by Charles Roe
Taxonomies are important; they provide classification systems for scientists, anthropologists, sociologists, psychologists and for the purposes of this article, Data Management (DM) professionals. Without taxonomy it is nigh impossible to create hierarchies, categories, descriptions, structures, queries, values, references and any number of other terms used in DM daily life. The creation of taxonomy, aka semantic architecture, in a given enterprise and across the entire industry is about providing accurate terminology to various concepts, practices, configurations and other “things” to allow for reliable communication channels between various participants. Therefore, to clear up any preconceptions before beginning, let’s create a simple taxonomy that will be used throughout this article:
- SQL: Structured Query Language. This term refers only to the programming language used to access and manipulate traditional relational databases.
- RDBMS: Relational Database Management Systems. In 1970, Edgar F. Codd wrote the article “A Relational Model of Data for Large Shared Data Banks” that laid the foundation for relational databases. RDBMS have gone through innumerable changes since the 1970, but has fundamentally remained the same. Some of the best known RDBMS include MS SQL Server, IBM DB2, MySQL, Sybase, PostgreSQL, Oracle RDBMS and Informix (though there are also many others).
- NoSQL: Not Only SQL. The purpose of this article is to give a general history of this concept. But, since it has gone through various revisions over the course of the many years, there needs to be a separation of its meaning into the past and present. In practice it currently covers a large range of non-relational databases that have recently become the driving forces of the industry.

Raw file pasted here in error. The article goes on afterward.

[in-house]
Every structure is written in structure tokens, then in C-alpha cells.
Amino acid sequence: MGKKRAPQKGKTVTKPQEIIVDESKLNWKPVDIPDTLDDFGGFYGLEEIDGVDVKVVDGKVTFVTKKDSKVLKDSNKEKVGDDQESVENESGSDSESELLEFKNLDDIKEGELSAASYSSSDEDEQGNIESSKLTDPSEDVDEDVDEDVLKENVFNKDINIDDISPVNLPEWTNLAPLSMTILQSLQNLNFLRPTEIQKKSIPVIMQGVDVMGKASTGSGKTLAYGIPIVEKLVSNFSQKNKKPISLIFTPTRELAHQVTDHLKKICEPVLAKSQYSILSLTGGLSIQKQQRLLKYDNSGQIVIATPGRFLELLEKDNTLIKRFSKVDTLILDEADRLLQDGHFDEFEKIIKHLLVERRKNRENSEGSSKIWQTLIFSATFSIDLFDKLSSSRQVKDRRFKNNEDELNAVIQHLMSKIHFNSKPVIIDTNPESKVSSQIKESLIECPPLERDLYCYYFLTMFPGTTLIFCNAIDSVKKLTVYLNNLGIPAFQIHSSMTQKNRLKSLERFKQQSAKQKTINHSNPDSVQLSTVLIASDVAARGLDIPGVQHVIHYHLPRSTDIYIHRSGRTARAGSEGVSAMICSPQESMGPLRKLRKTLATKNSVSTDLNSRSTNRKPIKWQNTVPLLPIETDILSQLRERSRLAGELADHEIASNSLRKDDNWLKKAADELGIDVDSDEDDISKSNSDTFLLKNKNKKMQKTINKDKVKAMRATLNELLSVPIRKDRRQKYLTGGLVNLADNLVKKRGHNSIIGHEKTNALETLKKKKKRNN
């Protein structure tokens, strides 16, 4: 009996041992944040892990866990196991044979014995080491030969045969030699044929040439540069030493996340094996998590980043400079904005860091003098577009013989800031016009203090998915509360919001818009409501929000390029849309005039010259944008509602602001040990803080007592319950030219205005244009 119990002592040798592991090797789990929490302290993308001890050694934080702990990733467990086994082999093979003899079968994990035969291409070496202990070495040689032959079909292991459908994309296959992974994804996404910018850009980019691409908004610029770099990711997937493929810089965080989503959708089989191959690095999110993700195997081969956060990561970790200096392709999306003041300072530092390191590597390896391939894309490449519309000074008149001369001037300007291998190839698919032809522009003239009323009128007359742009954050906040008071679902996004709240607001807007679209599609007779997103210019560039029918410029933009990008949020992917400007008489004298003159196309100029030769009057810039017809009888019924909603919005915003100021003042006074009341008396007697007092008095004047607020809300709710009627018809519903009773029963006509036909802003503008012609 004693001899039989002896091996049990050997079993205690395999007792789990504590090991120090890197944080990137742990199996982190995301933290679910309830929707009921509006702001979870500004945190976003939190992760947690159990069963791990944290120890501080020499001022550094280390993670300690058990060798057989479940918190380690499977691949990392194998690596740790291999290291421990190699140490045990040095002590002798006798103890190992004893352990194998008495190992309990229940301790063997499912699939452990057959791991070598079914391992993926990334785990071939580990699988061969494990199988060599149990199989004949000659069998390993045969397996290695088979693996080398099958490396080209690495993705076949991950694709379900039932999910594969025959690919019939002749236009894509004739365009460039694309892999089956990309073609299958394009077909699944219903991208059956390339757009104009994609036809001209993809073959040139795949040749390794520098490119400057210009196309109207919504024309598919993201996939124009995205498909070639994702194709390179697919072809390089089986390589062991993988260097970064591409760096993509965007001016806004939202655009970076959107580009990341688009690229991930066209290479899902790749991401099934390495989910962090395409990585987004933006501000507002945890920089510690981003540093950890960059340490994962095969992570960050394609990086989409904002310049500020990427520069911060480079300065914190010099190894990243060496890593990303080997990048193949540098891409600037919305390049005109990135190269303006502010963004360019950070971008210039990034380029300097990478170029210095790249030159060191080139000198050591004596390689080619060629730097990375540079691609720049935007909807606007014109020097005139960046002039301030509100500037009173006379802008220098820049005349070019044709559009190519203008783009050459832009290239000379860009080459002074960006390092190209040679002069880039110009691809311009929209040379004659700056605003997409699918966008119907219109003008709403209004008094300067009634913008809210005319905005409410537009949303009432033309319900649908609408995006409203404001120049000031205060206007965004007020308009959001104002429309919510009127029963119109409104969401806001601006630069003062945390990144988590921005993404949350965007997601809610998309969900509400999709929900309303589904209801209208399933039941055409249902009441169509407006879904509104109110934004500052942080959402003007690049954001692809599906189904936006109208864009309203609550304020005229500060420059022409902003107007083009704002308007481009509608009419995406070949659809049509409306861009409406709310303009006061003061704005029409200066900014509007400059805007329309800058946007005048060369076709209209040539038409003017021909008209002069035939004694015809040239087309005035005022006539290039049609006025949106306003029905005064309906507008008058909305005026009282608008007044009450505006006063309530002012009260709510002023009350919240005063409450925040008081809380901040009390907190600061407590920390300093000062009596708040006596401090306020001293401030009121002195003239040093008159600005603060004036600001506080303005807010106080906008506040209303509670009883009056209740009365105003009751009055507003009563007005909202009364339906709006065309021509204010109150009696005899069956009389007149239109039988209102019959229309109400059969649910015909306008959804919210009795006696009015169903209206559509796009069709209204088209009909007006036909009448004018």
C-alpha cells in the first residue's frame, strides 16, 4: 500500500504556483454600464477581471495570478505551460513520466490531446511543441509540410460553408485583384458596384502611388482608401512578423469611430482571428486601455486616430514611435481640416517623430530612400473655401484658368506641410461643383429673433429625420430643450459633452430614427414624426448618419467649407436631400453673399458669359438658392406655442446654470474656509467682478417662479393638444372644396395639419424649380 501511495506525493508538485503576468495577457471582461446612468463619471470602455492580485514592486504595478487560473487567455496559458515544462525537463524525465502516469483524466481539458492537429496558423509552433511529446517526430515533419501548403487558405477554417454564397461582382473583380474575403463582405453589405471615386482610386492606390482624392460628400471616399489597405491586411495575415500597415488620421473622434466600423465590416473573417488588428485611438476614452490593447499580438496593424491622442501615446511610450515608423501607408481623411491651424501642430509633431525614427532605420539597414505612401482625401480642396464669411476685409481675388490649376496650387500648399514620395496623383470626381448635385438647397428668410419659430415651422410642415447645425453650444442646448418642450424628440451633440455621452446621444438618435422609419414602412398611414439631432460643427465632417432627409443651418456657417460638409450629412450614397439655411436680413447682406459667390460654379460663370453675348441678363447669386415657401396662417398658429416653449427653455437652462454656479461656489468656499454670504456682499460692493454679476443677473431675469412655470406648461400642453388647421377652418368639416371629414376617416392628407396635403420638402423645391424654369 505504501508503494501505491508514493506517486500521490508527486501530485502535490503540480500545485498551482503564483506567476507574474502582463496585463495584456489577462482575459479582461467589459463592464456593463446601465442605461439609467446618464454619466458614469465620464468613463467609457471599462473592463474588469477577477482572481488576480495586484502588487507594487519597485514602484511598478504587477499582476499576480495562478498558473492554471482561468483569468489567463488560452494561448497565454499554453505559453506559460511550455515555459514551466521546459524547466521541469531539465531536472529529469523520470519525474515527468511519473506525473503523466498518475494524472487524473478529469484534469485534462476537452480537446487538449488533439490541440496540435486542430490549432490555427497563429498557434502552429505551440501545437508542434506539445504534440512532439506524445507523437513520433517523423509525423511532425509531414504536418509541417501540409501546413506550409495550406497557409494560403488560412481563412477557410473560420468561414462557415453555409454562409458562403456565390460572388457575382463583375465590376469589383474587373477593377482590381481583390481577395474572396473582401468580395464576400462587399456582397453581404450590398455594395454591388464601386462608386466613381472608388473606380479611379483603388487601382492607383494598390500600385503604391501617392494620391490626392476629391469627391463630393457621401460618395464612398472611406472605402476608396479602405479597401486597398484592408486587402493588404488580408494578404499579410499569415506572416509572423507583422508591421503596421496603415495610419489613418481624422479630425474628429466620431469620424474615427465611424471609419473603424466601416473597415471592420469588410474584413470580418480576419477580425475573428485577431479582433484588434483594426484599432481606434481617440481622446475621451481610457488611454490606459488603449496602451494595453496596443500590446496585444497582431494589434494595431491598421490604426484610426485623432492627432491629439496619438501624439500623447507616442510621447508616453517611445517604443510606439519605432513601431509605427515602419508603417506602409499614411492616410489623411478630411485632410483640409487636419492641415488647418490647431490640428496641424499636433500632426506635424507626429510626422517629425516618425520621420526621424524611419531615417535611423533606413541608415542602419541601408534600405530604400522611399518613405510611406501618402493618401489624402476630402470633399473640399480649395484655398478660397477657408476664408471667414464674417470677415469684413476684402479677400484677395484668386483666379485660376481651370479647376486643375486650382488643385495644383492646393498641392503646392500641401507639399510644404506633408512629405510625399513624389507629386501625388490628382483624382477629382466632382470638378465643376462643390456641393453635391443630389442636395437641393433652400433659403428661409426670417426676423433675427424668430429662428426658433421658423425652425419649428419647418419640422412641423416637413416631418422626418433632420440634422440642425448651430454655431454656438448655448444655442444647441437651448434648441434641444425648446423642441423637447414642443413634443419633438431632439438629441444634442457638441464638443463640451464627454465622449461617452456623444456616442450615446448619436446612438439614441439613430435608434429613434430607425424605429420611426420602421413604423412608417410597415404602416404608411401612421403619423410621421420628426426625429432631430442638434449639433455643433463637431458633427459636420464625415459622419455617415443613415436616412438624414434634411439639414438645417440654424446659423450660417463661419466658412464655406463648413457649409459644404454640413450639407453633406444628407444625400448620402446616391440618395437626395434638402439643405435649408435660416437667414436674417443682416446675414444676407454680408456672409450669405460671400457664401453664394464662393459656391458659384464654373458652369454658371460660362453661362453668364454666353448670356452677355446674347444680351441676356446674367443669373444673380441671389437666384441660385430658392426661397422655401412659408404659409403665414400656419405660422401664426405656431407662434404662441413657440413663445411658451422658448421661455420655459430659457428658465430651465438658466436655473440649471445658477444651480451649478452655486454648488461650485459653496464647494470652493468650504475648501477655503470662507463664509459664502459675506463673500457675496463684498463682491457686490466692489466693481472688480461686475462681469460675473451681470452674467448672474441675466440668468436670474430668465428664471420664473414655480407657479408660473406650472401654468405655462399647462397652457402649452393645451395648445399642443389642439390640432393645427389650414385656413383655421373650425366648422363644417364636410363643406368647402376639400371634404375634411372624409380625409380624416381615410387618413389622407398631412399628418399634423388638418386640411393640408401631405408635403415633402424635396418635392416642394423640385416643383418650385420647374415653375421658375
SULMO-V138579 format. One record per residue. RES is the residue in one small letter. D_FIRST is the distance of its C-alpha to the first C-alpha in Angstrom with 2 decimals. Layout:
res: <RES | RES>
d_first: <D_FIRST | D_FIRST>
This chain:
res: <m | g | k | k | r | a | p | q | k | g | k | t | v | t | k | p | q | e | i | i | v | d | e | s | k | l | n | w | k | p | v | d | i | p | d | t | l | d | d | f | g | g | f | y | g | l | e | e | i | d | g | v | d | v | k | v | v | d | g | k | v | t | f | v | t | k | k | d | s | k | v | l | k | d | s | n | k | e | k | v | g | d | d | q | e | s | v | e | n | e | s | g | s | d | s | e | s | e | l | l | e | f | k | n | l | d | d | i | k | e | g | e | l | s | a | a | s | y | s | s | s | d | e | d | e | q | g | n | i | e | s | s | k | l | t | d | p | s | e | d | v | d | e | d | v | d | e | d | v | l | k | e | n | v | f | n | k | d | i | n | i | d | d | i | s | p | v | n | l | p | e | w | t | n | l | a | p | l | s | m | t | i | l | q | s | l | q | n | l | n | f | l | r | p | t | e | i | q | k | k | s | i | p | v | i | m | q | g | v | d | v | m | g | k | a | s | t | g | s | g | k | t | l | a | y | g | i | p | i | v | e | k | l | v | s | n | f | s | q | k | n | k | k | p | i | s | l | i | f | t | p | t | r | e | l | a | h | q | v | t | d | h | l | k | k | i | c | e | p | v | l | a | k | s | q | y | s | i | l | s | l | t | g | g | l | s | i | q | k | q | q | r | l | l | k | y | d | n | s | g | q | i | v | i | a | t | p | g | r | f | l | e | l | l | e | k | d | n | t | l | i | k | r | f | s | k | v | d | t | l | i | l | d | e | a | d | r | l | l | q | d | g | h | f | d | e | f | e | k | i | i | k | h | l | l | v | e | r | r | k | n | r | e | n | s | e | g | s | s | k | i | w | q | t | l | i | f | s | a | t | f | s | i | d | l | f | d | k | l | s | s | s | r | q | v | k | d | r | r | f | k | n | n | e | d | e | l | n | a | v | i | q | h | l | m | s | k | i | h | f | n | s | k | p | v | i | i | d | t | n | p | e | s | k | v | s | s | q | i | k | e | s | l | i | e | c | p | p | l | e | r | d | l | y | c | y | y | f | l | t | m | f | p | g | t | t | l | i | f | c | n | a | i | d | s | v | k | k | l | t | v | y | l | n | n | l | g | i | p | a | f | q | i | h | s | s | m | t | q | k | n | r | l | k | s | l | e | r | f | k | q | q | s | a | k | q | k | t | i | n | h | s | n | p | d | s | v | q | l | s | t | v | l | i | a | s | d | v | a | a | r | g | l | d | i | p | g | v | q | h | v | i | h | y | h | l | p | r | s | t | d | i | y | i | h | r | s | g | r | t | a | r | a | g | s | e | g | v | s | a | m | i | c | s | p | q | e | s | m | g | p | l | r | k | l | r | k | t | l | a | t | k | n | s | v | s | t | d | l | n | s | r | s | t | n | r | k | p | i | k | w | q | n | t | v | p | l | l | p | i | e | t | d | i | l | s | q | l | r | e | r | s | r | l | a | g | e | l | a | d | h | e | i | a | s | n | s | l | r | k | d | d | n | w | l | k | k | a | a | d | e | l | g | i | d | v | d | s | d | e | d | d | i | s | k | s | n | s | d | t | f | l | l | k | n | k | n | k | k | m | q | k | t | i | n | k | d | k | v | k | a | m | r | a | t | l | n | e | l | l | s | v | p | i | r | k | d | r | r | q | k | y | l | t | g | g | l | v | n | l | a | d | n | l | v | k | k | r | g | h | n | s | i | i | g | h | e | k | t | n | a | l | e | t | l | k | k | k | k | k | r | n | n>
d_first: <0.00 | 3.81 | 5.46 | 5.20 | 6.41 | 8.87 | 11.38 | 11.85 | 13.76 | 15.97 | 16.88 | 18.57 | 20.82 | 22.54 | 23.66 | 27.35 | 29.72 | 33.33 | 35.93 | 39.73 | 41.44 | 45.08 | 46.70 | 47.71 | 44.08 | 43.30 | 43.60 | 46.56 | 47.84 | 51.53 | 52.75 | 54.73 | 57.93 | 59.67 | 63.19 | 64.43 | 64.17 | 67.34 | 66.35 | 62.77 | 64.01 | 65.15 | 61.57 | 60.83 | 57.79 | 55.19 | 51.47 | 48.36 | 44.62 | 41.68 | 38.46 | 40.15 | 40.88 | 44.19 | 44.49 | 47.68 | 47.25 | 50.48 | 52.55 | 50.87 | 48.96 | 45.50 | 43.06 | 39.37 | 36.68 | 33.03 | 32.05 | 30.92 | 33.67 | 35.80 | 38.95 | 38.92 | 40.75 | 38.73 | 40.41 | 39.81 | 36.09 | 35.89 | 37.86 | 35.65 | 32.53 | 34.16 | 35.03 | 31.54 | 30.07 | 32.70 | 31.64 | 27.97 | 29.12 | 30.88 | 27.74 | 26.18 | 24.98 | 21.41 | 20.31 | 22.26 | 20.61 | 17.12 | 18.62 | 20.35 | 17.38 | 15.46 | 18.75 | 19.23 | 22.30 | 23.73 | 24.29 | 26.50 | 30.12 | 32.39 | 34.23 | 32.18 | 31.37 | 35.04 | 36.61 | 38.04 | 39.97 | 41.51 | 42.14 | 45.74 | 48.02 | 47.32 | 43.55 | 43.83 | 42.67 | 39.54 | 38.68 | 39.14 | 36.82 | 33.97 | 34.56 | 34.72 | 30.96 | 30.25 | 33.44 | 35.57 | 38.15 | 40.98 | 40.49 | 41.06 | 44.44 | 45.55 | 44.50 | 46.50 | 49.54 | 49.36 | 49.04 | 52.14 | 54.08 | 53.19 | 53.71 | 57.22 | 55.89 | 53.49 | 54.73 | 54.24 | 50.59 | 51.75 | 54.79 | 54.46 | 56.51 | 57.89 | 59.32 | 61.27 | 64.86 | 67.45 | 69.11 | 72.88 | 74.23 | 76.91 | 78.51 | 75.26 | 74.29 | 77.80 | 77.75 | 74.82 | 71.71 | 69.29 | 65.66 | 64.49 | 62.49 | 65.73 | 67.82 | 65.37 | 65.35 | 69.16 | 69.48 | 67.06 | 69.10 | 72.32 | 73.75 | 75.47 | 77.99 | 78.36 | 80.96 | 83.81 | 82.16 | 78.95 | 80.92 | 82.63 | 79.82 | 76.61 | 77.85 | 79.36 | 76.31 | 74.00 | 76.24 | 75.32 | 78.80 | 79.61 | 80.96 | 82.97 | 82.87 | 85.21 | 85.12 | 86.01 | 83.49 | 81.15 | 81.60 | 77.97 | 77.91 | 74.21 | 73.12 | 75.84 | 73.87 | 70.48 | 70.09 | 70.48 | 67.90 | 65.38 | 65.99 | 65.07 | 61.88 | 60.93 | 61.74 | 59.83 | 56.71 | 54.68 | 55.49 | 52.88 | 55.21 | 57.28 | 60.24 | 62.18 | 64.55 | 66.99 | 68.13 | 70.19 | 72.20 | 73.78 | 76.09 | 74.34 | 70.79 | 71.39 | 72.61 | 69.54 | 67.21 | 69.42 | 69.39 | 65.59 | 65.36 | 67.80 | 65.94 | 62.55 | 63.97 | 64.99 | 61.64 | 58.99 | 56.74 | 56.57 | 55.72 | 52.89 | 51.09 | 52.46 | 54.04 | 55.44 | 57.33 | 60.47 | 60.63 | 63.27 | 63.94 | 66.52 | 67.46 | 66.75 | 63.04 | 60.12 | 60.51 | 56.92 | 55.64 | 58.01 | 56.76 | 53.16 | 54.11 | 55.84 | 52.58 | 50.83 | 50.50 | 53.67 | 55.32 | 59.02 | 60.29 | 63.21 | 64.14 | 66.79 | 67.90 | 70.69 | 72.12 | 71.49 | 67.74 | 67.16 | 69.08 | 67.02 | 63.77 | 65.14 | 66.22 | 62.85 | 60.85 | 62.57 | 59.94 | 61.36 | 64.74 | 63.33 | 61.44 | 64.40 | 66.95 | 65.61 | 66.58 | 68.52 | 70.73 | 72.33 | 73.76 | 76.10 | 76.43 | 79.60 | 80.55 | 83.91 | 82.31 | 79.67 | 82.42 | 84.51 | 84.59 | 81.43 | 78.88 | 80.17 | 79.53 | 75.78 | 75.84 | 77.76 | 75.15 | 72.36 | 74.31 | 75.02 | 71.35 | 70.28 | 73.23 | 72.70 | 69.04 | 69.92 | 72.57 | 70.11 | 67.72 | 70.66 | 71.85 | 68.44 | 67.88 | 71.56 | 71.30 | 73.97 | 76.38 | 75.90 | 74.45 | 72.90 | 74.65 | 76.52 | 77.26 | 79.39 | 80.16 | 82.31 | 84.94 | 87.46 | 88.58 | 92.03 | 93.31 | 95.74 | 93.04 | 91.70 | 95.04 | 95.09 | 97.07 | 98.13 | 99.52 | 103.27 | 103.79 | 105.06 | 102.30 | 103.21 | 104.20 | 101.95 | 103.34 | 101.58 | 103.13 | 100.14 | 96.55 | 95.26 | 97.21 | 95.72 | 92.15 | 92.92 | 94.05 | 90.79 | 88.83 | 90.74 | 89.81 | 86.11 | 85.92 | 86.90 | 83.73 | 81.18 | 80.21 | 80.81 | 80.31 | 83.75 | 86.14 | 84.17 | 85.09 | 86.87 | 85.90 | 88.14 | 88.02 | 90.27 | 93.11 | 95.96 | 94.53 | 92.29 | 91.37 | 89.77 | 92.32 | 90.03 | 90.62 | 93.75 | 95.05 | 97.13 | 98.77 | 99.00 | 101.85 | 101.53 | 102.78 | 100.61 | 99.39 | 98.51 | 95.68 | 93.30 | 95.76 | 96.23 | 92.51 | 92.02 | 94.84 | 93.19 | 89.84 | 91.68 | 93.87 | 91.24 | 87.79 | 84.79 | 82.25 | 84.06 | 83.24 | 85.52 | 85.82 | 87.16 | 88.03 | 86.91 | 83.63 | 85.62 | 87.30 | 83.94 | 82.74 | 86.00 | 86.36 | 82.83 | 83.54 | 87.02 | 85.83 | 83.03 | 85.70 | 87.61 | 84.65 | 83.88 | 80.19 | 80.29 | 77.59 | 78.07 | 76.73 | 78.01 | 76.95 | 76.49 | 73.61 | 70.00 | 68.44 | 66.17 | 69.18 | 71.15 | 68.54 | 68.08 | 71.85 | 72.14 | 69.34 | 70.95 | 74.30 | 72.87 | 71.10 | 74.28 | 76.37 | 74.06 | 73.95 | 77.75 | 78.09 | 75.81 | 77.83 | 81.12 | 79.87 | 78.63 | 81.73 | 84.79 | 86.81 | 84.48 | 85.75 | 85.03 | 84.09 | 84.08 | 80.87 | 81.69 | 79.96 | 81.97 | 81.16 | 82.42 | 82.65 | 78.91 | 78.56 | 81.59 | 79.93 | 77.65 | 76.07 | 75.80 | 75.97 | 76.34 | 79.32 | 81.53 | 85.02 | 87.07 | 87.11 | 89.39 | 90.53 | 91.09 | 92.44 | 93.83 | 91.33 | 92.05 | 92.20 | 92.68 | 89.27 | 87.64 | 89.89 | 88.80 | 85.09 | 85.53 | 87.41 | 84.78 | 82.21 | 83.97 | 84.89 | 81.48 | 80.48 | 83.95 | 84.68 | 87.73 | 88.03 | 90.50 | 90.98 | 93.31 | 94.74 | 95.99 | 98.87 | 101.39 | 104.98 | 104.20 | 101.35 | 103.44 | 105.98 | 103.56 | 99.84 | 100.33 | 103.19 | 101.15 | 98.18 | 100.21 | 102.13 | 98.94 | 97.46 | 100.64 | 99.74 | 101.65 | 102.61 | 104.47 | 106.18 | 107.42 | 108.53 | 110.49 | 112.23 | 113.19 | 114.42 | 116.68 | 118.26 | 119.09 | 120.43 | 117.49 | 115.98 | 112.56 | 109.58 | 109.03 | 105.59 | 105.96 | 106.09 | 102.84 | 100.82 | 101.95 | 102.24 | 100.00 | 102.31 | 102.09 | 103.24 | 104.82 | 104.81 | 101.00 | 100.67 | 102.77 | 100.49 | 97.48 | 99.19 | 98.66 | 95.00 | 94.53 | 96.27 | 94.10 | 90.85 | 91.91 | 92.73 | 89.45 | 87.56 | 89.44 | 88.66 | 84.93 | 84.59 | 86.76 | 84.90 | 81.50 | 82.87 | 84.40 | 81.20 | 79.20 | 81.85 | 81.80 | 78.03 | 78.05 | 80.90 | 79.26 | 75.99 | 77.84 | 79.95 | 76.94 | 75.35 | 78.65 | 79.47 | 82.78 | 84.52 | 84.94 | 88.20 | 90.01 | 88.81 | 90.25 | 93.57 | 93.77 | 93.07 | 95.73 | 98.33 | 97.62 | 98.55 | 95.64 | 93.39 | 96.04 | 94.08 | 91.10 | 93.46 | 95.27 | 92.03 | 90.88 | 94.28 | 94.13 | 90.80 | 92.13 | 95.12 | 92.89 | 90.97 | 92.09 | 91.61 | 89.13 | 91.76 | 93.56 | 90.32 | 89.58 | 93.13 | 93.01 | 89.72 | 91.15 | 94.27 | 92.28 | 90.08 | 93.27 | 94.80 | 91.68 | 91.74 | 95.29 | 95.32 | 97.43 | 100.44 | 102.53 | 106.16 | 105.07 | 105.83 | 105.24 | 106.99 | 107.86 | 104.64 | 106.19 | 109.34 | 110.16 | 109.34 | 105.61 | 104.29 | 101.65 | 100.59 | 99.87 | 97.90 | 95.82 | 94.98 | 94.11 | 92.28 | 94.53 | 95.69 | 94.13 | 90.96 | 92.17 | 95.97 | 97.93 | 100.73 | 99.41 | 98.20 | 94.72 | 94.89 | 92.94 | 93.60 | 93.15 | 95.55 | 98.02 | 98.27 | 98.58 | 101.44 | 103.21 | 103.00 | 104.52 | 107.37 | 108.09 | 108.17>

- NoREL: Not only Relational? No Relational? A term not in general use, but should probably be used to define non-relational databases, as it is more semantically correct for this burgeoning taxonomy. We will not employ the term NoREL to any great extent; we just wanted to point it out for discussion purposes.
Most readers of this article should be nodding their heads and wondering why it is necessary to include terminologies that are such common industry standards? They have been added to make a point: traditional relational databases have been around for decades, they are known entities across the industry, they have names everyone knows and understands, they have large tool sets, and they have been implemented as primary storage systems for literally millions of companies worldwide. Such truisms are not so clearly delineated when we step into the labyrinth that is now known collectively as NoSQL.
The Past History of NoSQL
Carlo Strozzi coined the term “NoSQL” in 1998 with the development of his new, relational database model that no longer used SQL as its base programming language. The point of Strozzi’s new system was not to break away from RDBMS, but instead to streamline many features of RDBMS:
- Simplify the entire structure so more casual (non-computer experts) users could actually work with the system
- Make the system portable so it could work between different types of machines
- Allow the system to run effectively on any UNIX machine as a shell-level tool